In Times of Crisis, Keep the Boat Steady
The CEO of my first startup was a competitive rower in college. One of his teammates, who went on to compete in the Olympics, started a management training course that integrated classroom discussions with lessons on the water, rowing with a team. Our executive team attended one of his sessions. There are three lessons I took away from it that have stuck with me and feel especially important given the tough year we’ve had and the uncertainty that all companies continue to face during the pandemic.
Lesson 1: Set the right pace
In one of the first exercises, the facilitator put us all on rowing machines. He asked an HR executive to sit at the front, start rowing and set the pace for the rest of us. She spent her time at the front watching everyone else's pace, and we struggled to get into any semblance of a cadence. The facilitator then asked me to lead. Having seen how difficult it was to follow her, I became laser-focused on making sure that my strokes per minute didn't budge. You could have used my pacing to calibrate the atomic clock.
When my turn was up, the instructor asked the rest of the group for their observations of our two styles. The HR exec was so busy trying to watch everyone else's pace that she failed to build a cadence we could follow. She wasn't leading the group; she was trying to figure out where it was going. Meanwhile, I failed in the opposite direction. I had my pace dialed in but I had zero awareness of the pace and pulse of the rest of the team. Half the people in the room were dialed in, but I had lost the other half completely.
Even in “normal” times, it is a challenge to set the right pace for your team. It is hard to lead if you spend all your time looking around to see what everyone else is doing. And if you're not paying attention at all, it's impossible to get it right. One of the things I learned about team rowing is it doesn’t matter if half the crew can pull hard and fast. If everyone in the boat isn’t in sync, the boat won’t go very far or very fast. An optimal cadence will allow your top performers to still pull as hard as they can, but provide opportunities for everyone to contribute.
Lesson 2: Keep the boat steady
The second lesson took place in a real boat on the water. Our boat consisted of me, our CEO (the collegiate rower), the rubber-necked HR exec from the pacing exercise and one of her colleagues. Our CEO obviously knew what he was doing and I was doing my best to keep up with him, but the other two were struggling with the timing and coordination. We competed against the other boats in time trials and despite having the best rower in our boat, we weren’t making progress. Our timing was off, and the boat was rocking side to side.
The facilitator asked the CEO and me to stop rowing, and for us to hold our oars flat against the water to keep the boat balanced. He then asked the other two execs to do all the rowing. We shaved five seconds off our best time. The strongest rowers were doing nothing to move the boat forward, but when we kept the boat from rocking we were still able to move the boat faster than the four of us combined. The lesson was pretty obvious. Sometimes the best thing you can do as a manager is to hold the boat steady so everyone else can get their job done.
Lesson 3: What makes you a great individual contributor may hurt you as a manager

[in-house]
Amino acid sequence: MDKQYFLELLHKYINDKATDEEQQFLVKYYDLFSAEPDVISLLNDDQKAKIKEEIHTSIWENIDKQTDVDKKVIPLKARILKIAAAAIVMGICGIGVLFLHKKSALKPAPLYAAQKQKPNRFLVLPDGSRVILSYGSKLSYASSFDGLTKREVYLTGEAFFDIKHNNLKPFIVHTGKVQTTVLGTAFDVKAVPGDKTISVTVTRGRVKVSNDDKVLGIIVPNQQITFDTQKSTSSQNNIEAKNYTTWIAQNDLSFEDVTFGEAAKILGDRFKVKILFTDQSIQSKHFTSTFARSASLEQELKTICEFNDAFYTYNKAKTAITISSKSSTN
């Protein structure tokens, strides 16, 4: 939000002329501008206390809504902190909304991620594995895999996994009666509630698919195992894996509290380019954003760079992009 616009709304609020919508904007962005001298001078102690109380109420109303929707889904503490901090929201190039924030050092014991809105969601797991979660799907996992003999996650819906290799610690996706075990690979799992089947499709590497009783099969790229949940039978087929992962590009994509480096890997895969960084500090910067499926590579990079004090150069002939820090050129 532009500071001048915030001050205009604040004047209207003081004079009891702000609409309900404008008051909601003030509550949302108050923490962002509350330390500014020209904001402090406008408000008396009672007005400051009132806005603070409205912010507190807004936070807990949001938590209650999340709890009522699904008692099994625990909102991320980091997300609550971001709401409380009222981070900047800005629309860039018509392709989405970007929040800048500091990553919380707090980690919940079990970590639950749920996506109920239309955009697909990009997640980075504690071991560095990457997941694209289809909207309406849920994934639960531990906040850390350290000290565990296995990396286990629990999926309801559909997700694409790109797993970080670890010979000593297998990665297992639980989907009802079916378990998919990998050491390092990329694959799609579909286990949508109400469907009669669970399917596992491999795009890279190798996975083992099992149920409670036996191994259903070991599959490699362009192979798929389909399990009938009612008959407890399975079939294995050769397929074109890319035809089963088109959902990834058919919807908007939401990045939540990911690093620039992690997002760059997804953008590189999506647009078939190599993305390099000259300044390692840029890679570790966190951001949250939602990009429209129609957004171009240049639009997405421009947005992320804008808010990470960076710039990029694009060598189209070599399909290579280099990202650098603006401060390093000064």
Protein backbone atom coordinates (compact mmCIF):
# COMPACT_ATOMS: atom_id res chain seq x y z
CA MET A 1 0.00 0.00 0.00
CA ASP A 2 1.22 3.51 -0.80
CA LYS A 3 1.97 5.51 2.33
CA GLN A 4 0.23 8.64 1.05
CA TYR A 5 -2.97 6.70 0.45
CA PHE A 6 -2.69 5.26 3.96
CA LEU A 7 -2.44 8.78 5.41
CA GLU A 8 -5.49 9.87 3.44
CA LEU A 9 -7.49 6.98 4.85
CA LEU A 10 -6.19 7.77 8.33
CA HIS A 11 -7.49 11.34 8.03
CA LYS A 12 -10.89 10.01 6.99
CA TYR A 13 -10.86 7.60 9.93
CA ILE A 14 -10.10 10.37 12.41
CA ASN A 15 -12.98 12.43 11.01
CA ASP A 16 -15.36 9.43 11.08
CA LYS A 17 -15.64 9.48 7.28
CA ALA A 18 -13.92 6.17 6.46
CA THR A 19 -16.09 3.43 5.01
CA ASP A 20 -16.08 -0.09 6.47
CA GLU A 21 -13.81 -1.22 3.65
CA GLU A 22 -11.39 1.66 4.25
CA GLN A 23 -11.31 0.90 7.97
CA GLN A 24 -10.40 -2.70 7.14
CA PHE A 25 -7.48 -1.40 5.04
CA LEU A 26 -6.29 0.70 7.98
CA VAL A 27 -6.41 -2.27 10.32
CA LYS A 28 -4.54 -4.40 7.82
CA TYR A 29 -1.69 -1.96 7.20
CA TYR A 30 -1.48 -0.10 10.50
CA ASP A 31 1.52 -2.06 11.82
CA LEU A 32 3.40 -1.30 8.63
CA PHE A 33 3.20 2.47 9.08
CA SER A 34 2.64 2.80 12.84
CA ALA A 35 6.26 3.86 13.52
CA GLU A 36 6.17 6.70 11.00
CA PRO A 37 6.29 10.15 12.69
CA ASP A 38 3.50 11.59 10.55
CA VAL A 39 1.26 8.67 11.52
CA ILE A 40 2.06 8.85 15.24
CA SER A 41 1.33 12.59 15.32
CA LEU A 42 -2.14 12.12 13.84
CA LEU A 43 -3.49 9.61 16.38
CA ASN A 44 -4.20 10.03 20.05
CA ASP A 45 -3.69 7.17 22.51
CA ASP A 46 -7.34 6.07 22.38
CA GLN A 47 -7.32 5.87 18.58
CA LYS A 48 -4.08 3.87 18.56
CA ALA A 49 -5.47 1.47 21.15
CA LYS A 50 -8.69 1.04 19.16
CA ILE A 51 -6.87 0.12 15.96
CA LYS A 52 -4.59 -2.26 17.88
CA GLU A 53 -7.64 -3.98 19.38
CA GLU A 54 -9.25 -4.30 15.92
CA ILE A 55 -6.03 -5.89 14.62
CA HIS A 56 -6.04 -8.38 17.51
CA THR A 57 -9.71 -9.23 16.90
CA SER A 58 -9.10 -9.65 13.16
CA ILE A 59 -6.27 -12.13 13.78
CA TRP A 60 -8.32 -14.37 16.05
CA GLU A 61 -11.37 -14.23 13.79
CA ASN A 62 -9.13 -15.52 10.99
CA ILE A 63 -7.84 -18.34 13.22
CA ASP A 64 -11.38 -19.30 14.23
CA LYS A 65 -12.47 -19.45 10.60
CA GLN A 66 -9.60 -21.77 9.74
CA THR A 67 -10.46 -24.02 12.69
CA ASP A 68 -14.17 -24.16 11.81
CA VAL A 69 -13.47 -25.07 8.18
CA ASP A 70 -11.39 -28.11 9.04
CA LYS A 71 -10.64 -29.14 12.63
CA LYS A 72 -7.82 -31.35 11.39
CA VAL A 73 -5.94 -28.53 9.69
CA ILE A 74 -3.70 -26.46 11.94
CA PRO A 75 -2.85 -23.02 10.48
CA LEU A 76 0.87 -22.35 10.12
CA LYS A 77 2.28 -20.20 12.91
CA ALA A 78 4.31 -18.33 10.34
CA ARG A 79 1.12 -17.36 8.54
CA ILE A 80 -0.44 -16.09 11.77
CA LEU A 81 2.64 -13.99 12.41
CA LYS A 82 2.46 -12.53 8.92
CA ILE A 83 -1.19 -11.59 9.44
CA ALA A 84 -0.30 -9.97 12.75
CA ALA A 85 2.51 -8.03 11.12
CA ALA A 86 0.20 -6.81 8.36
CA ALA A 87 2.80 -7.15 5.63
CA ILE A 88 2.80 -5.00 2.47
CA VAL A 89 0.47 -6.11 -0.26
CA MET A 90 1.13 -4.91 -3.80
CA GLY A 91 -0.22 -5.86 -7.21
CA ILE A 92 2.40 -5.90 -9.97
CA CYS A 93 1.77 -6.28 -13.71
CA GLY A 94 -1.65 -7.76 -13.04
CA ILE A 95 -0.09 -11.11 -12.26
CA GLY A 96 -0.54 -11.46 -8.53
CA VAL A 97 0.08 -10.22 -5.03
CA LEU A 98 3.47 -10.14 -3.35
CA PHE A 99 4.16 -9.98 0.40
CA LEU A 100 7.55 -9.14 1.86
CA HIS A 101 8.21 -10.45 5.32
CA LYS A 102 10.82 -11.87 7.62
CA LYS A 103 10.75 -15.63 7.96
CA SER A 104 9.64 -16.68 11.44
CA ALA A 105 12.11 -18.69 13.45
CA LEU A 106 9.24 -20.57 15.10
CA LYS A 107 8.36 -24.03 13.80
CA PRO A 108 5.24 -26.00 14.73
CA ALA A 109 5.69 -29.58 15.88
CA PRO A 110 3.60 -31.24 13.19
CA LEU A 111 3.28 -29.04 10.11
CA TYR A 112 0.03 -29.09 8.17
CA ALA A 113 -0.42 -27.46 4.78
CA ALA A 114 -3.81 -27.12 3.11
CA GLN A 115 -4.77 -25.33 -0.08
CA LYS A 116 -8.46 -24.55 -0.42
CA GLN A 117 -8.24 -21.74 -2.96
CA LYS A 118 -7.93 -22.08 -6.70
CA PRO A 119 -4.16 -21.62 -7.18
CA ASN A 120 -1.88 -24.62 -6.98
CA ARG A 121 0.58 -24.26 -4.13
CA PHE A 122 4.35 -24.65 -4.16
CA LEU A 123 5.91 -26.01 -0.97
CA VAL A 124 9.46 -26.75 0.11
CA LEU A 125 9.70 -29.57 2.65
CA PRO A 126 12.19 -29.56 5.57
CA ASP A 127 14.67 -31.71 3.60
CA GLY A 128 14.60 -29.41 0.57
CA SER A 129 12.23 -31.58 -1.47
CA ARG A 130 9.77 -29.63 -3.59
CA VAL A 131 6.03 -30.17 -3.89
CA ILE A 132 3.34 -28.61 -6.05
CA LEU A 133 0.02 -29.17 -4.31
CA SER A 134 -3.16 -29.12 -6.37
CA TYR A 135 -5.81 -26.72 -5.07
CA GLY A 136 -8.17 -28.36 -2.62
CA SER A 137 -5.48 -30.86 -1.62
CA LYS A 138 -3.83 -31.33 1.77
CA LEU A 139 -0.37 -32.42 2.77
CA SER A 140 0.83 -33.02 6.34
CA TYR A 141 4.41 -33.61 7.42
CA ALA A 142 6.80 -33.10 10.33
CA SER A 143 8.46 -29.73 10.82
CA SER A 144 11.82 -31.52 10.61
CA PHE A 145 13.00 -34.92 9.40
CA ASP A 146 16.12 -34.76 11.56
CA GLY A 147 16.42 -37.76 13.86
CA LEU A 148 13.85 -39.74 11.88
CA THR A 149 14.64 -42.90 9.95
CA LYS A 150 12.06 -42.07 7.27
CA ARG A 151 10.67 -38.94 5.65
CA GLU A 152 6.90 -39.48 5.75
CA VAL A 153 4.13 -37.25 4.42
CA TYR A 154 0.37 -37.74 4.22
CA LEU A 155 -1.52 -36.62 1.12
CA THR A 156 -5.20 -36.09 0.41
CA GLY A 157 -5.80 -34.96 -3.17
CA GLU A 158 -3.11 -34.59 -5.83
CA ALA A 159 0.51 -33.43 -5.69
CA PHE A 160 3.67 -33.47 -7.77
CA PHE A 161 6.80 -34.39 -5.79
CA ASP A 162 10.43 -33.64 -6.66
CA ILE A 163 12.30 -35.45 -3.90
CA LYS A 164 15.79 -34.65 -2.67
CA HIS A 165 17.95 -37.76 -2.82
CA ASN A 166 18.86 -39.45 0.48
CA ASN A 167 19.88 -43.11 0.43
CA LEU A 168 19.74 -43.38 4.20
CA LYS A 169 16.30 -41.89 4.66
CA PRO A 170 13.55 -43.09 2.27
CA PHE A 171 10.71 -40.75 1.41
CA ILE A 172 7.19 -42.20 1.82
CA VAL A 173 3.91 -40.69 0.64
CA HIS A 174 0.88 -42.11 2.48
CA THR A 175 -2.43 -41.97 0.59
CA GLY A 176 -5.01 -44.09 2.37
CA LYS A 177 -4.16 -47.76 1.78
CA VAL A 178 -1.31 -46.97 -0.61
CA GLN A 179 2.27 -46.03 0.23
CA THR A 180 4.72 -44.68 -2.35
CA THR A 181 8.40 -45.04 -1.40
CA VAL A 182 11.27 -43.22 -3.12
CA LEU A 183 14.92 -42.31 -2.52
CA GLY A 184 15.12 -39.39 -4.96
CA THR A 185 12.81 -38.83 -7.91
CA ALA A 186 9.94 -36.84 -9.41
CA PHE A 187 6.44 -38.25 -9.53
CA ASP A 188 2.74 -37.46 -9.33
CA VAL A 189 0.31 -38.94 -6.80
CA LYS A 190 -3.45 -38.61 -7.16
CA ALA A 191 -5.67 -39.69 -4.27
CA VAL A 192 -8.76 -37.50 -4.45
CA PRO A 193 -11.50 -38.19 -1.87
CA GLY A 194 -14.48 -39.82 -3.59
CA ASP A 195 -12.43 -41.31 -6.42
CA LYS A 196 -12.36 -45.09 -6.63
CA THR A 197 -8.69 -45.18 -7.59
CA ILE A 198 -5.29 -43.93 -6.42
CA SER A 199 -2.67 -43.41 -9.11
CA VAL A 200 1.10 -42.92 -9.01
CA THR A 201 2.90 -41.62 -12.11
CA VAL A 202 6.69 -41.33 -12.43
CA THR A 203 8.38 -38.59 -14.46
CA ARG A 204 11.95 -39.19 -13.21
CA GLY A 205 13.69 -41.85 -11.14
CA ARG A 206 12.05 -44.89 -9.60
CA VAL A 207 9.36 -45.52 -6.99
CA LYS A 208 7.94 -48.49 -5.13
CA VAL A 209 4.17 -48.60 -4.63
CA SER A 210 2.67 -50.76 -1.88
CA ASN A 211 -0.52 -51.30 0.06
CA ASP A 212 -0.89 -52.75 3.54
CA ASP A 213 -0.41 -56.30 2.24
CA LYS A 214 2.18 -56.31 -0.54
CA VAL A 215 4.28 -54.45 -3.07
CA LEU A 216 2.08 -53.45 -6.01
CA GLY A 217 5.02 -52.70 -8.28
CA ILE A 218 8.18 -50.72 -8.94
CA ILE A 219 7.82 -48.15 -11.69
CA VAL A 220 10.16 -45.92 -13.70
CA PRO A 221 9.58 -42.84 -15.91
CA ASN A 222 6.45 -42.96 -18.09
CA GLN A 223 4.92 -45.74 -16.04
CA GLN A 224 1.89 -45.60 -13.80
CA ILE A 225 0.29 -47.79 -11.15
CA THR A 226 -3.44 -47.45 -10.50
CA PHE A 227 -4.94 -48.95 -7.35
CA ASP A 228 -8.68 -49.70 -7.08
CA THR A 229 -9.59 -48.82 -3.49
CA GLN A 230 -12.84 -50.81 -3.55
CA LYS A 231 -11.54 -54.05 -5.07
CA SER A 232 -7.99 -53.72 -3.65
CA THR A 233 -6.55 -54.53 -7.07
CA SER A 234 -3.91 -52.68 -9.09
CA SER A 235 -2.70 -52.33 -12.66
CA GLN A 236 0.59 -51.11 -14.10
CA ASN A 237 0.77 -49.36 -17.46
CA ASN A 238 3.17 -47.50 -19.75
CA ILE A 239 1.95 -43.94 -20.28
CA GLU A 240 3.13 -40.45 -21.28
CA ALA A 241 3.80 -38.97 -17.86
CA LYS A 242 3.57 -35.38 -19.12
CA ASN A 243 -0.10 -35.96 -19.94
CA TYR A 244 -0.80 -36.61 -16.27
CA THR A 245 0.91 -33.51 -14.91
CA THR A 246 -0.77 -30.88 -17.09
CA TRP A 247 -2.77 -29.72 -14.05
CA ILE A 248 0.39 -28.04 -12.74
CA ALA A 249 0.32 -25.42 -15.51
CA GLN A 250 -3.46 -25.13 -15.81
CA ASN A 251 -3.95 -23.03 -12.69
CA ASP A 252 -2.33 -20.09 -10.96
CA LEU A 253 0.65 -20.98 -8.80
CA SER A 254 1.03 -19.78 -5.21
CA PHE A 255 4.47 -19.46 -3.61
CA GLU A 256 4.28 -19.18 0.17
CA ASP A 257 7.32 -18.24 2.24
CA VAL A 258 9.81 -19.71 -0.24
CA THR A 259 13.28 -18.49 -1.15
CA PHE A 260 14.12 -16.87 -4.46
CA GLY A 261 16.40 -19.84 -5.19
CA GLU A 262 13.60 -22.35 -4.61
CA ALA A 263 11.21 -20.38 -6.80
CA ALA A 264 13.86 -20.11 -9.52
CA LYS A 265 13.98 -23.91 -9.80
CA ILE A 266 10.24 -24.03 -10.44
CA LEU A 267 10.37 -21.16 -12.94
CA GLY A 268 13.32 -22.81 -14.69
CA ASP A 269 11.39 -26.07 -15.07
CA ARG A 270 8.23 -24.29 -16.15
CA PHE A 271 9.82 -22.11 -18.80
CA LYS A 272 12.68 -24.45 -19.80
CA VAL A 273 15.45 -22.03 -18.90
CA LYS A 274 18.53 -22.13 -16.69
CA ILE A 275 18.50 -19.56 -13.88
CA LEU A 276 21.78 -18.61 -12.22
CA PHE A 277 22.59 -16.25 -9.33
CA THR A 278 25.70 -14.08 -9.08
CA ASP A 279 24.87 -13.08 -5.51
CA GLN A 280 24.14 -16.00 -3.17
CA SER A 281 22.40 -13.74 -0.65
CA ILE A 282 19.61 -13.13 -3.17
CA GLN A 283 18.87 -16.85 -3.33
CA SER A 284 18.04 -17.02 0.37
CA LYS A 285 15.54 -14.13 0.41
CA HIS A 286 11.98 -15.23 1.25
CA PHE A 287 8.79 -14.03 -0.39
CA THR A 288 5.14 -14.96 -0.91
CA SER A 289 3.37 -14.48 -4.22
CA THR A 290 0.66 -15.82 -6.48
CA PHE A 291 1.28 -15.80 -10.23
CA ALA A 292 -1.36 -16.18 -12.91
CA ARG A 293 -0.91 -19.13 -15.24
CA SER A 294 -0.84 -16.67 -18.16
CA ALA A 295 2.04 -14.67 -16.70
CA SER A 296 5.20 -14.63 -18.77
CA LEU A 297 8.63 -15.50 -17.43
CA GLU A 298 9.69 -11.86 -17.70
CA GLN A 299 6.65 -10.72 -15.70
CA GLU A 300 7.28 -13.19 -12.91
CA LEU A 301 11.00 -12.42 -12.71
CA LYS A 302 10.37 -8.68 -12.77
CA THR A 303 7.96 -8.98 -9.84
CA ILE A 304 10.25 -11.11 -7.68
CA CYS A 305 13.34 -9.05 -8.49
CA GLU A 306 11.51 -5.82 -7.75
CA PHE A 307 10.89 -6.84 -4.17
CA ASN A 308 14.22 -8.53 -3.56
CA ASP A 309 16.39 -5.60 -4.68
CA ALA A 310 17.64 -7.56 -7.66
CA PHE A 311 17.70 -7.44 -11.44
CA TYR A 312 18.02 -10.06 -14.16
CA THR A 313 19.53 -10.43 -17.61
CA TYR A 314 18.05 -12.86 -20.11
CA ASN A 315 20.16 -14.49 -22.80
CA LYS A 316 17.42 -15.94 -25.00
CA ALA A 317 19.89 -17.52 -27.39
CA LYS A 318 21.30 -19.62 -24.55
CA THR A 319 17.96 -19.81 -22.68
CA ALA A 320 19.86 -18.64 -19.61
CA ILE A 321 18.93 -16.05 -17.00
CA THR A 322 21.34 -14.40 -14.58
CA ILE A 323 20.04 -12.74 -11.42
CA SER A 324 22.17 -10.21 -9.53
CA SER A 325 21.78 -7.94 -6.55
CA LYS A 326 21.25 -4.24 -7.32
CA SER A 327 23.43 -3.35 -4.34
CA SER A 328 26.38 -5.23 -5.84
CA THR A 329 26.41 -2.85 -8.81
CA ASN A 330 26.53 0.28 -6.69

In my experience, most execs and founders are typically (or were) outstanding individual contributors. In rowing terms, this means they can pull harder and faster than anyone, and set a pace that is difficult for others to meet. In a management role, when things get tough, they may have an impulse to grab an oar and start pulling like hell — this is usually the worst thing they can do. Like an unbalanced boat, the company gets out of sync and the overall pace of the business slows.
There’s an adage in sales that the best sales reps are rarely the best sales managers, as the skills required to be great at the two roles are very different. The coaches, leaders and managers who are best at their jobs are the ones who can get the most from their team. Your ability as an individual to do the job is irrelevant in a management context.
Things to think about
Less than a year ago, most executives were leading a team that worked in the same office, with at least somewhat predictable and comfortable routines. Today, remote work, plus the added challenges of the pandemic — health concerns, cabin fever, home school — have completely changed our personal and professional context. The strengths and weaknesses of our teams have completely shifted in this new environment and that requires managers to take a fresh look at the optimal cadence for their team. What your team needs today is likely very different than what they needed pre-Covid.
So as a manager, what does this look like day-to-day? This is all still a work in progress, but at Skillshare, we’ve made some changes. First, we implemented more frequent “pulse check” surveys. Instead of our usual semi-annual employee engagement surveys, these are quick monthly surveys that give us more frequent data points. We’ve also added communications channels and increased the frequency of communication. I’m personally holding weekly coffee chats with four to five employees to replicate some of the serendipitous conversations we had in the office. Finally, we’ve also decided to move to a distributed working model and give up our NYC office, redeploying those expenses to employee development and improving the work-from-home environment. We are still testing new ideas, but we’ve seen positive signs so far.
I’m an optimist, but I’m also a realist. I know that the future is bright, but the waters remain choppy and they may be for a while. Despite the uncertainty and anxiety that 2020 has brought, leaders, managers and HR teams should just remember to keep the boat steady. With a stable base, every company can find its own pace.